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ECMlink Help with tuning SD. What next?

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I was trying to read through to see what your base idle is. It looks like iys idling almost at 1100 rpm based on your picture.

You may want to try adjusting fcoffset by 200rpm to compensate and see how that does for your catching of the idle.

If youre not targetting 1100rpm then you have other issues
 
I was trying to read through to see what your base idle is. It looks like iys idling almost at 1100 rpm based on your picture.
We have tried a variety of idle rpm settings. It seems to like 850-900 best.
You may want to try adjusting fcoffset by 200rpm to compensate and see how that does for your catching of the idle.
I've also tried various settings for this, typically between 100 and 200. I haven't found that it provides any significant improvement or really any difference at all. I would love to learn more about how this feature is supposed to work.
If youre not targetting 1100rpm then you have other issues
Yes, we are definitely having many other issues ROFL

Given the parameters in TmngMaxOct table, why does the ECU vary the timing so much in idle conditions (i.e from 5-20 degrees?)

What causes it to go from idling fairly smoothly to surging during the same drive cycle? (better example log attached)

What else might cause the system not to want to run at 5 degrees BTDC but still seems to run quite well in other conditions?

I'm reading some of the documentation again... I had recently tried setting the idle a little bit lower. Maybe I need to set my idle back higher, and or try settings the FCoffset parameter back to zero, or at least closer to it.
 

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  • idle deteriorates_log.2024.03.17-01.elg
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I would love to learn more about how this feature is supposed to work.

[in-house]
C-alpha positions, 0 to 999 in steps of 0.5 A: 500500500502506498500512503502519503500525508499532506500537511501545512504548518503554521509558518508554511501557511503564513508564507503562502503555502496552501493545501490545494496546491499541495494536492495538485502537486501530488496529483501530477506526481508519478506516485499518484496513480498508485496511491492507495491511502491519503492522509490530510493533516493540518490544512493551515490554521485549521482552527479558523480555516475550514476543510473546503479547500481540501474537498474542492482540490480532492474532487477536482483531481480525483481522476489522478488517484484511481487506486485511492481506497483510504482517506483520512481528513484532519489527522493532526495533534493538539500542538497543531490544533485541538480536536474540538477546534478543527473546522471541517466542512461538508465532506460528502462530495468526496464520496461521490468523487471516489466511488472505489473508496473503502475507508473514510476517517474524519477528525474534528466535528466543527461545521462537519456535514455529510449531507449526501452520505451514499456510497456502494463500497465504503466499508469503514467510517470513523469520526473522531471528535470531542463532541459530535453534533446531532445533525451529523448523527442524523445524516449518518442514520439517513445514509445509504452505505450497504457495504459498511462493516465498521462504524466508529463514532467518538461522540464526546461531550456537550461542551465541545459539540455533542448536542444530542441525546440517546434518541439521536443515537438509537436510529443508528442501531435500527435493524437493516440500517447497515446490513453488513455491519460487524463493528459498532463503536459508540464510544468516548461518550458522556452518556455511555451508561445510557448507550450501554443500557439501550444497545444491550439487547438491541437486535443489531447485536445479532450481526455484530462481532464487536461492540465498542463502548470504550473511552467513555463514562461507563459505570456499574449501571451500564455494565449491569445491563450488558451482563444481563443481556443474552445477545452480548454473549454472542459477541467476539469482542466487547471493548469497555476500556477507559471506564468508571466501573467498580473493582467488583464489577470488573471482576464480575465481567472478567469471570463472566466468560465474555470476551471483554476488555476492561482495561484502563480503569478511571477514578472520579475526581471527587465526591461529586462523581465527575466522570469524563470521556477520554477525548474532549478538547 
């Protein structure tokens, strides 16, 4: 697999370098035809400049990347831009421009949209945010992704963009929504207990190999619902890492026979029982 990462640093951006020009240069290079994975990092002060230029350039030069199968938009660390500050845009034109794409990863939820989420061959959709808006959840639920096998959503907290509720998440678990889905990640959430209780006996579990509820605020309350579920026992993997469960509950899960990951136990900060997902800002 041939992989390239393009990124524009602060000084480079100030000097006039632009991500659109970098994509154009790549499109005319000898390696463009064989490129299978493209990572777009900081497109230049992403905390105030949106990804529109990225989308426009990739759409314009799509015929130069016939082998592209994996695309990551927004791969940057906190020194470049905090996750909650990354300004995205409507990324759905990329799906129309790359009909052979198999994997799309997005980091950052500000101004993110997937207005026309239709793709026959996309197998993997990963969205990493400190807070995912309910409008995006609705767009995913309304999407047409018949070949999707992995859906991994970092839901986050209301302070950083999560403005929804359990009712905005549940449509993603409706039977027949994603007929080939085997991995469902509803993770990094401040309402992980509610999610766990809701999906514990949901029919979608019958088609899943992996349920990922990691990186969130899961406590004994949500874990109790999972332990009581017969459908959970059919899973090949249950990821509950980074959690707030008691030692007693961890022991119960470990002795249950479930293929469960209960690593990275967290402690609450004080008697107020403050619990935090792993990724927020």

Basically, your ecu cuts the fuel to 0 (InjOn) whenever you take your foot off the gas (IdleSw=1) and your rpm is greater than your target idle + FCoffset. (There is actually a delay of about 0.7 seconds to do this cut).
Then as your rpm drops (foot still off the gas), the fuel is supposed to come back on when rpm drops below Target idle + FCoffset. This happens with no delay, very fast.

I like to keep this switch 500 rpm above my target idle so there is plenty of time for things to get with it before the rpms get too low. So my Coasting FC Offset is set to 500. Actually English Racing set it to that right at the start when they had the car, and I've just kept it that way.

On my car then, target idle is 1100, FC offset is 500, so when I'm coasting down with foot off the gas my fuel comes back on at 1600 rpm. If I'm driving along at 1500 rpm and take my foot off the gas, there is no fuel cut at all.


The timing is also jumping around way more than I would expect.
My timing is very jittery like a sawtooth shape whenever IdleSw is 1 and I'm below my FC rpm (1600). But it's smooth when IdleSw is 0. And it's smooth when IdleSw is 1 but I'm above 1600 rpm.
I don't know why the idle timing is so jittery. But I'm very glad that timing is smooth when at high power or even just at higher rpm. The kind of "smooth" I'm talking about is like straight horizontal lines without the sawtooth rubbish.

I haven't looked at your latest logs enough yet - probably tomorrow night. After I get back from my drive to get some E85 which is 43 miles away!

We should have at least one log from you that logs the whole run from cold start to the end. Log should start before cranking and the ISCposition should be 120 there. Then at the end, keep the log running for 5 seconds or so after key off. ISCposition should go to 90 there, after key off. It's ok if it's a long log. You can add words to the file name that call attention to things at XXX seconds in the log, or whatever.
 
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Closed loop has very active timing adjustments to try and improve emissions and smooth out the idle, but the more modified the setup, the more random this appears - and SD mode is a hard mode to get to idle smooth anyway. MAF idle has always been better for me. One thing I did look at is the timing cells in the DA table targets for the idle range of operation. I found the (edit) 2G tables transition away from 5 deg right away, and this was not helping the idle hunting. By reverting those cells (edit) to the EVO 8 defaults it, did help. More of the cells were set to target 5deg in the idle rpm range, and this took some lumpy behavior out of the idle area. If you are running non-stock cams, this gets even more sensitive.